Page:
Across the ‘Villages’ and further afield we’ve created 31 new Pocket Parks with more planned, which are largely maintained by residents to Britain in Bloom standards! They’re places where more trees have been planted, alongside planting to support our precious pollinators and are mostly created on Sustainable Urban Drainage System principles. We’ve tightened up junctions and introduced over 145 ‘Copenhagen’ or ‘Blended’ Crossings that help reaffirm and reinforce the Highway Code Rule 170 around pedestrian and cyclist priority at these junctions - the entry points to our ‘Villages’ - and we have a huge number more in the pipeline. TfL monitoring of before and after driver behaviour shows a positive response in favour of the active traveller after these crossings have been introduced. 

In the ‘Villages’ you can hear the birds sing again! This is one of the more interesting and often repeated pieces of feedback that we receive. It is coupled with a feeling of increasing levels of neighbourhood cohesion, as more people walk their children to school for example, walking with their neighbours and the parents of the children’s friends. The Pocket Parks and ‘Modal Filters’ allow play, conversations and other legitimate interactions to take place - you can now be, literally, ‘stopped in the street’.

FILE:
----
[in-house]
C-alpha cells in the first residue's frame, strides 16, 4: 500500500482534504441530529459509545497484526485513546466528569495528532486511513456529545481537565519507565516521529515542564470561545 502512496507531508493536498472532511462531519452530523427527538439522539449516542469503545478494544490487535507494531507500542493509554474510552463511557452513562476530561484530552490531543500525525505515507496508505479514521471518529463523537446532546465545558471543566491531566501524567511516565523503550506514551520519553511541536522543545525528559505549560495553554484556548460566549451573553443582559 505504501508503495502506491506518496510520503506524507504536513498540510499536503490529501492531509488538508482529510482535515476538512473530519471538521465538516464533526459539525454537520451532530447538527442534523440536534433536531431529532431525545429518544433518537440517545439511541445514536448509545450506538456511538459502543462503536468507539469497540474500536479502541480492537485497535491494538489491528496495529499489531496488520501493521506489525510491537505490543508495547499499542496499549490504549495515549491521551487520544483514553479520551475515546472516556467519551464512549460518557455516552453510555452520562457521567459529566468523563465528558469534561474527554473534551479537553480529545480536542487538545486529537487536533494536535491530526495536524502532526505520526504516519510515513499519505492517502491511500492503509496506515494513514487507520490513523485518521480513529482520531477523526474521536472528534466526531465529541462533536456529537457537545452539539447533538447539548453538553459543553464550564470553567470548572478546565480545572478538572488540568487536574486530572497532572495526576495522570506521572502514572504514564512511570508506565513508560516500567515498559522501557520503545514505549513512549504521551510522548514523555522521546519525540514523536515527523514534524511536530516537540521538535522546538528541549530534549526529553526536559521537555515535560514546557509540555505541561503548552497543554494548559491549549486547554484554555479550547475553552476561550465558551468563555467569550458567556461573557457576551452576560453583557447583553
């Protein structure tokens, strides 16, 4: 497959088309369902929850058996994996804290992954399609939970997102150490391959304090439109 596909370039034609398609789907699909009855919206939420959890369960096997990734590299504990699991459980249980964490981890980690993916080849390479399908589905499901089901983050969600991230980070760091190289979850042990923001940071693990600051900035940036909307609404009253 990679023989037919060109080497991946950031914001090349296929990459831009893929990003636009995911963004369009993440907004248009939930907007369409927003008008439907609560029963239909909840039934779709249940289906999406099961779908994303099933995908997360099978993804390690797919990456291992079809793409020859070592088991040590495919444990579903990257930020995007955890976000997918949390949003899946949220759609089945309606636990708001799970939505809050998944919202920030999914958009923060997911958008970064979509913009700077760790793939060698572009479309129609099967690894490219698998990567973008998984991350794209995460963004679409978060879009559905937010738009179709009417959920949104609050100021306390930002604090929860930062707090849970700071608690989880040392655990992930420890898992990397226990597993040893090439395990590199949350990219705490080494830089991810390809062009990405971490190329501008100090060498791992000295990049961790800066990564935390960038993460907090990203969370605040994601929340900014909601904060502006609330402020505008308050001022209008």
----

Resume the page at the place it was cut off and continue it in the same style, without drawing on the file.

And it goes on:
All of our ‘Villages’ sit within 20mph Zones and are resident permit parking only - these are the basics of establishing a ‘low traffic neighbourhood’ – removing - or at least reducing - the speeding traffic and the non-local traffic that does not reside in that area. These basics must be in place so that reducing the rat running can begin and you can civilise and return the neighbourhood to the people who live in it. 

Despite the largest protests in Waltham Forest Council’s 50-year history in relation to our Mini Holland programme, we have taken thousands of daily motor vehicle movements out of our ‘Villages’. Clearly some has been displaced onto the main roads designed for that level of traffic, but much has evaporated. As you wander around these roads - as I do in my role as tour guide to councillors and officers from across the UK and overseas - you find yourself walking and cycling two, three or even four and five abreast along the roads that once took 3,000+ motor vehicles a day and if you do come across a motor vehicle it respects and understands you are the vulnerable road user in that interaction.